Oshawa cracks Canadian top 5 most expensive rental markets


Published March 21, 2022 at 11:12 am

The financial hits keep coming for Oshawa residents as rental prices skyrocket to a new all-time high, placing the city among the top five most expensive places to rent in Canada.

Oshawa joins the five priciest cities in the country after a 5.2 per cent jump in one-bedroom rental prices this month. This brings average one-bedroom prices up to $1,630 a month. A simultaneous 1.6 per cent jump in two-bedroom prices brings them to an average of $1,860 per month.

Per the Zumper report, Oshawa falls behind only Vancouver ($2,190/$3,020), Toronto ($1,900/$2,400), Kelowna ($1,800/ $2,150), and Victoria ($1,790/$2,300).

Barrie fell to sixth place with a month-over-month drop in one-bedroom rents by 3.7 per cent to $1,550, clearing the way for Oshawa to become the second most expensive retail market in Ontario.

Kitchener jumped into seventh with a 2.7 per cent increase this month to $1,500, moving three spots up the list in the largest change recorded.

Other Ontario markets in the top 24 include; Ottawa (8), St. Catherines (9), Hamilton and KIngston (tied for 11), London (15), and Windsor (16).

“There was a lot of movement in the the top markets,” notes the Zumper report, “The more affordable half of the Canadian cities stayed relatively stable.”

Zumpers monthly reports aggregates listing data from tens of thousands of listing in Canada’s 24 most populous metropolitan areas then crunching those numbers to find the median prices.

Oshawa’s other housing markets, condos and house sales, have also exploded in price over the pandemic period. Strata.ca, called Oshawa “the hottest market to emerge from the COVID-19 pandemic,” stressing that more talked-about “booming suburbs” in Brampton, Mississauga, and Vaughan “come nowhere close to what’s happening in Durham’s largest municipality.”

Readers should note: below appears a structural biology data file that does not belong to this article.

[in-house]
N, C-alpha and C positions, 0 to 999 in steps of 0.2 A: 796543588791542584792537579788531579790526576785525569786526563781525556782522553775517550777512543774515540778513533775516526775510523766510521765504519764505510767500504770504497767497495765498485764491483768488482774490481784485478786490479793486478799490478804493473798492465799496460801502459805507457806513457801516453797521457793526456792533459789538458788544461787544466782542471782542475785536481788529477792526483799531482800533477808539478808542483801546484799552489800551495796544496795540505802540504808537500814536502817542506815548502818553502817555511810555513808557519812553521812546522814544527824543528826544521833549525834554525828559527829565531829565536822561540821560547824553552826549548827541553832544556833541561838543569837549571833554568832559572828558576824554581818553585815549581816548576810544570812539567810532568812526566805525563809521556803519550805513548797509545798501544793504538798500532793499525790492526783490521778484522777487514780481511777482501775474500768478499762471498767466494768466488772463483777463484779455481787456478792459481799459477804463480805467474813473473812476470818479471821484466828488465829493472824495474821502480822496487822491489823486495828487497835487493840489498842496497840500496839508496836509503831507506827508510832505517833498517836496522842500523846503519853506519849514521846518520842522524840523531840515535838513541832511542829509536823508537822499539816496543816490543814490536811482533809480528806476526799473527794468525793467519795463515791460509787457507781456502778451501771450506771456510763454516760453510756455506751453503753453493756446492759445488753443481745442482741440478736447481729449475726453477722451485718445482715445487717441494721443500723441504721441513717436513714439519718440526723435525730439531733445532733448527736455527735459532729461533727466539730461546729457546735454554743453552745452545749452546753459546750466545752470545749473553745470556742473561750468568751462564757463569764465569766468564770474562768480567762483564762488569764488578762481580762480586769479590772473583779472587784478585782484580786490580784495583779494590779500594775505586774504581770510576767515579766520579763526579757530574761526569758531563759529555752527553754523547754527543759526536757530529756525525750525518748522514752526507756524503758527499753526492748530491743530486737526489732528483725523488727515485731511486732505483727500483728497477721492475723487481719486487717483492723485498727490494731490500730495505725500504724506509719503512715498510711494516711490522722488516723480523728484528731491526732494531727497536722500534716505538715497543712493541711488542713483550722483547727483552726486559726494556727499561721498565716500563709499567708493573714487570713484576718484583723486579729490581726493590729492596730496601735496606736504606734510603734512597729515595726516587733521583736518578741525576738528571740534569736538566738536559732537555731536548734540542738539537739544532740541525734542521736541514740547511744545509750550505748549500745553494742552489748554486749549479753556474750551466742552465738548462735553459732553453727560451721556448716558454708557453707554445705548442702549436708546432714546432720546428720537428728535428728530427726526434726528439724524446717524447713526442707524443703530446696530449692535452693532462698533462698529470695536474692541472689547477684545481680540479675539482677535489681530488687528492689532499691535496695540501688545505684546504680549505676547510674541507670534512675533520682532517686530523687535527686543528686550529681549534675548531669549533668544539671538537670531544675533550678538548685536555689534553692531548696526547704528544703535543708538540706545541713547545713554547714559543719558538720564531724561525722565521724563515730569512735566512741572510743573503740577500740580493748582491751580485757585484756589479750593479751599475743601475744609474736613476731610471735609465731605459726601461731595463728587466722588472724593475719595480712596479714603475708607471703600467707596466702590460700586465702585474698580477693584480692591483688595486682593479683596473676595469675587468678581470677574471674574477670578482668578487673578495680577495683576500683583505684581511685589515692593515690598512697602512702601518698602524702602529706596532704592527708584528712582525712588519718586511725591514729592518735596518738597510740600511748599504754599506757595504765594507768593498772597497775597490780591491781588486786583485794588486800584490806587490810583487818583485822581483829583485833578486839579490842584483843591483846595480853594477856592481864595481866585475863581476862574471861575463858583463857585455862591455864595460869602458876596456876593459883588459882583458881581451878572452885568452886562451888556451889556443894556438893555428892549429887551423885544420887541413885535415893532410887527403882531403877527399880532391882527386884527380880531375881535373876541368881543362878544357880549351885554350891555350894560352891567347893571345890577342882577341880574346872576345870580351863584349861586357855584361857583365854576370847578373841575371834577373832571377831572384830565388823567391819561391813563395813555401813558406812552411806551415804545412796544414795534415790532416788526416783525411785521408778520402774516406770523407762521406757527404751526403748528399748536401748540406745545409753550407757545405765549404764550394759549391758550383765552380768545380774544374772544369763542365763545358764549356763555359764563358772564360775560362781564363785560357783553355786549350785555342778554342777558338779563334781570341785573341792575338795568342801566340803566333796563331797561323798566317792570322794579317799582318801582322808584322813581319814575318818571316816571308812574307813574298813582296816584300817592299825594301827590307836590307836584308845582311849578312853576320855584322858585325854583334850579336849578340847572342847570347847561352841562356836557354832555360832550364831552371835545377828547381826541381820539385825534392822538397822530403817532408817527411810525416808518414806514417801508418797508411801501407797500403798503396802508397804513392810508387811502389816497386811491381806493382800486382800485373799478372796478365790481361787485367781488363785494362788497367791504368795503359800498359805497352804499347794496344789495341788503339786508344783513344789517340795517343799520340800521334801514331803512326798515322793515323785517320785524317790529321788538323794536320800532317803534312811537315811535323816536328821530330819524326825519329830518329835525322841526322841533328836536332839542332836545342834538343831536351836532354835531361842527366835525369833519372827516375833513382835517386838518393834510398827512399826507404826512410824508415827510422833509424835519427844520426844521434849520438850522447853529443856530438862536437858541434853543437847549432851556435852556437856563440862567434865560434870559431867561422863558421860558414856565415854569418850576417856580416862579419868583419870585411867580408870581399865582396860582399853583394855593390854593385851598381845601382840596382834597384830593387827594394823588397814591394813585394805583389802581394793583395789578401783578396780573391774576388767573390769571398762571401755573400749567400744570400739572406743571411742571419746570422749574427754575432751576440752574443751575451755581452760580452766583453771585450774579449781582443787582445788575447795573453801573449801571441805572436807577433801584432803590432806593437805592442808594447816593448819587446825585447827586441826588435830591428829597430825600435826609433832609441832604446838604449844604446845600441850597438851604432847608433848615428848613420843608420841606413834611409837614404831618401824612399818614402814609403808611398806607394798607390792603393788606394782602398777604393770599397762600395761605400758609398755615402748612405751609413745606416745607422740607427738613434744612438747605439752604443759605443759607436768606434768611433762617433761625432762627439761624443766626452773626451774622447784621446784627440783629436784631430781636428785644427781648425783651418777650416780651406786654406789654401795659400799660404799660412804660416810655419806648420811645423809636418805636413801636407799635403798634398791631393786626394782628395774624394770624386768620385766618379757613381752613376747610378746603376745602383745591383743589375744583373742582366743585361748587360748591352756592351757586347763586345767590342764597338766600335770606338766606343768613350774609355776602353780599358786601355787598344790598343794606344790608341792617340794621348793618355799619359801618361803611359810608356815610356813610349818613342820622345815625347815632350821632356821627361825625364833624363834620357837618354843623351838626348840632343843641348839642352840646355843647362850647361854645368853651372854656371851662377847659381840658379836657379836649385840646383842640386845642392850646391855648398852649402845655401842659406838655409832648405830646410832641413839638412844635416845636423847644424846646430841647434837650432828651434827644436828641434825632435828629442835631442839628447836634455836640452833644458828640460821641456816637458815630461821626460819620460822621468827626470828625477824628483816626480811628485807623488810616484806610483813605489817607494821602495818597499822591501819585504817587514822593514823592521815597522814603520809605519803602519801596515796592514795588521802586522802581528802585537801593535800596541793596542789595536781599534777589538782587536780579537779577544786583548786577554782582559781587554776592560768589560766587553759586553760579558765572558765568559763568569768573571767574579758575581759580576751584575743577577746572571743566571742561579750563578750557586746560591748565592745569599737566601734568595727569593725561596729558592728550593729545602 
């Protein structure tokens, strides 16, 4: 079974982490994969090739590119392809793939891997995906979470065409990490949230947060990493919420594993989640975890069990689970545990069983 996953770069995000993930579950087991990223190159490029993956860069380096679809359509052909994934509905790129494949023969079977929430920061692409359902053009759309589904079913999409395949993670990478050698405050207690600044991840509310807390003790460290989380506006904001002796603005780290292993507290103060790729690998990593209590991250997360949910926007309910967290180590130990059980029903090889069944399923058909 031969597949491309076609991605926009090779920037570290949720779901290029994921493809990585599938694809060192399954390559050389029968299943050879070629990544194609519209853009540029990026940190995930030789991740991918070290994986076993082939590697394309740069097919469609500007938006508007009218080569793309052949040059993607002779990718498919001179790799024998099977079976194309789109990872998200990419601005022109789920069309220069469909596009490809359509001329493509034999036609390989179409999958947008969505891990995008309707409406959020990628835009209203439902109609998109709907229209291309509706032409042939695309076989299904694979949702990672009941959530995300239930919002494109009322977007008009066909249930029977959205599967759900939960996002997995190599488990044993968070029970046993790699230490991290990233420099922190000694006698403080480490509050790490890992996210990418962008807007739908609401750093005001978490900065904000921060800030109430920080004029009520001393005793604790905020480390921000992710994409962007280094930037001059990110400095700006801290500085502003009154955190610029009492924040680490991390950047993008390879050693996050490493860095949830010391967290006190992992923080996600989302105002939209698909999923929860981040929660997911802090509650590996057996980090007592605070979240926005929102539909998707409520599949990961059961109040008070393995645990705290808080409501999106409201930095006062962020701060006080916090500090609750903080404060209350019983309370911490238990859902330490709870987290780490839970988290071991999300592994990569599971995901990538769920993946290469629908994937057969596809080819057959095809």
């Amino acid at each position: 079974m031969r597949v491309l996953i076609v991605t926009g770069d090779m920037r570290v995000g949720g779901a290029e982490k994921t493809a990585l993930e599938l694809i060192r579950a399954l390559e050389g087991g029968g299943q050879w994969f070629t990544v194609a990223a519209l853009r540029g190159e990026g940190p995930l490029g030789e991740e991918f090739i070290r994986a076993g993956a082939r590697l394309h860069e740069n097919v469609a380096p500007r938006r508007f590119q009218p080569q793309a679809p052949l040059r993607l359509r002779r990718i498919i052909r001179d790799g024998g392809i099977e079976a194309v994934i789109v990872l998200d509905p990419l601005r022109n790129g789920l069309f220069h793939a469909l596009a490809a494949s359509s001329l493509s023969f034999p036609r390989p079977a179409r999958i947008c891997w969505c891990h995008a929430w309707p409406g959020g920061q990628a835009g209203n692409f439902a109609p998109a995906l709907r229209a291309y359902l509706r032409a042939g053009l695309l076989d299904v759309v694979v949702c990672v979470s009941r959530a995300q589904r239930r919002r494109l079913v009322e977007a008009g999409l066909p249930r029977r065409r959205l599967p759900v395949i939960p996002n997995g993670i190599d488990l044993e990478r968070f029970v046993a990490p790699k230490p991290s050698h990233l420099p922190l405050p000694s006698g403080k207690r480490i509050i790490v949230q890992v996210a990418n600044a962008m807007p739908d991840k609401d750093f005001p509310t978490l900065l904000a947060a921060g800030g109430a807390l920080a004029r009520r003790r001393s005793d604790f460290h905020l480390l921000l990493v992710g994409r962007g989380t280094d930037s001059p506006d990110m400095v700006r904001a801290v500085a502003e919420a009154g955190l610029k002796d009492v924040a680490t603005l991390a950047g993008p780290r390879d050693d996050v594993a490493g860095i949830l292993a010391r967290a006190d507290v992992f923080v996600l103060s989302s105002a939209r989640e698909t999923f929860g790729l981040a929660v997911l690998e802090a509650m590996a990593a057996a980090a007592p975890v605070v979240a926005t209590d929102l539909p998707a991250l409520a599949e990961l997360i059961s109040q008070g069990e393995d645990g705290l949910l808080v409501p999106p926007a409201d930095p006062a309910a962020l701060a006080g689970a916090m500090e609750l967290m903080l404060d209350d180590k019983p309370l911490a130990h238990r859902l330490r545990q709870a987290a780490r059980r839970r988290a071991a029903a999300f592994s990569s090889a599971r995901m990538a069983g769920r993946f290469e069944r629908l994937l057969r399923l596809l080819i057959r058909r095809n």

“Given today’s migrational trends, it’s not surprising to see Oshawa, and Durham Region as a whole, outpace the rest of the GTA. Whitby, for example, may not be as hot as Oshawa. But it, too, is seeing an increase of 20% in property values over the past year,” says Strata founder Robert Van Rhijn.

“Oshawa is no longer that sleepy bedroom community you once knew. I used to hear a lot of Toronto homebuyers swear they’d never go past Pickering. But with today’s remote working options, I’m seeing more clients push their geographic boundaries and wonder what’s further east,” adds Van Rhijn.

This mass-exodus from Toronto over the pandemic period is contributing to a population explosion in Durham Region. More than 1.2 million people are expected to call Durham home by 2041, nearly twice the 673,000 listed on the 2016 census.

MPP of Oshawa Jennifer French addressed the Ford government in Question Period on March 8. Stressing that house prices have increased 500 per cent since 1996, she asked what the solutions for the “housing crisis” in Oshawa and Durham are.

Fielding the question for Premier Doug Ford, Housing Minister Steve Clark said Ontario introduced a housing supply action plan in 2019 with a “suite of new measures” that he claimed “resulted in tremendous new construction being built.”

Since January 2019, per Zumper, Oshawa median rent for a one-bedroom has increased 40 per cent or nearly $500 from $1,190/month to $1,668.

Meanwhile the average price of a home, per Zolo, has risen from $778,000 in March 2021 to $1.08 million today, a 38.8 per cent rise.

“Areas like Oshawa used to be affordable for average income families like myself, but now Oshawa is becoming a difficult city to reach,” French quoted a resident in her address saying. “Where should my children settle if they can’t plan a future in Oshawa?”

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